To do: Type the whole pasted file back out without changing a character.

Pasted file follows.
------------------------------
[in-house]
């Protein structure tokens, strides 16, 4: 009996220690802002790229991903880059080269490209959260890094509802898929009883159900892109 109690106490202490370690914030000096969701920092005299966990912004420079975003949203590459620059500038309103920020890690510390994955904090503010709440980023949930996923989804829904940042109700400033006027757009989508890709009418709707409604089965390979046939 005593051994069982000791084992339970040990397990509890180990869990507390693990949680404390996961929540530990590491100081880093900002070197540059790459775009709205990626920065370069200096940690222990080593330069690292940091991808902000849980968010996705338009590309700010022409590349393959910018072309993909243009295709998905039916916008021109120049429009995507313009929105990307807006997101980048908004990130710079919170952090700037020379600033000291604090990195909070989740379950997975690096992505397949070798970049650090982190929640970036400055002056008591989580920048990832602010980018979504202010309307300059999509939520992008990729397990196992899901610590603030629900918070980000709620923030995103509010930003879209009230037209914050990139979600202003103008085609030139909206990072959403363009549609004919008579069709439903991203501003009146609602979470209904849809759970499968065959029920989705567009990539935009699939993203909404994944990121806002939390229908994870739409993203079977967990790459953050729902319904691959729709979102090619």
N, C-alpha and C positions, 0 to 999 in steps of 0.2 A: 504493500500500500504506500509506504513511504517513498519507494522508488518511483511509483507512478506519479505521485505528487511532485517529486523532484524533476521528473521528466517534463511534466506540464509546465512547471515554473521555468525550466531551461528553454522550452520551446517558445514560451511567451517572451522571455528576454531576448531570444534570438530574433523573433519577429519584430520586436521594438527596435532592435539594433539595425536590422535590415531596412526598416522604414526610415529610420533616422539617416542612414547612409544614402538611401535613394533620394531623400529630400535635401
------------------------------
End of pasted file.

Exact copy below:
[in-house]
């Protein structure tokens, strides 16, 4: 009996220690802002790229991903880059080269490209959260890094509802898929009883159900892109 109690106490202490370690914030000096969701920092005299966990912004420079975003949203590459620059500038309103920020890690510390994955904090503010709440980023949930996923989804829904940042109700400033006027757009989508890709009418709707409604089965390979046939 005593051994069982000791084992339970040990397990509890180990869990507390693990949680404390996961929540530990590491100081880093900002070197540059790459775009709205990626920065370069200096940690222990080593330069690292940091991808902000849980968010996705338009590309700010022409590349393959910018072309993909243009295709998905039916916008021109120049429009995507313009929105990307807006997101980048908004990130710079919170952090700037020379600033000291604090990195909070989740379950997975690096992505397949070798970049650090982190929640970036400055002056008591989580920048990832602010980018979504202010309307300059999509939520992008990729397990196992899901610590603030629900918070980000709620923030995103509010930003879209009230037209914050990139979600202003103008085609030139909206990072959403363009549609004919008579069709439903991203501003009146609602979470209904849809759970499968065959029920989705567009990539935009699939993203909404994944990121806002939390229908994870739409993203079977967990790459953050729902319904691959729709979102090619």
N, C-alpha and C positions, 0 to 999 in steps of 0.2 A: 504493500500500500504506500509506504513511504517513498519507494522508488518511483511509483507512478506519479505521485505528487511532485517529486523532484524533476521528473521528466517534463511534466506540464509546465512547471515554473521555468525550466531551461528553454522550452520551446517558445514560451511567451517572451522571455528576454531576448531570444534570438530574433523573433519577429519584430520586436521594438527596435532592435539594433539595425536590422535590415531596412526598416522604414526610415529610420533616422539617416542612414547612409544614402538611401535613394533620394531623400529630400535635401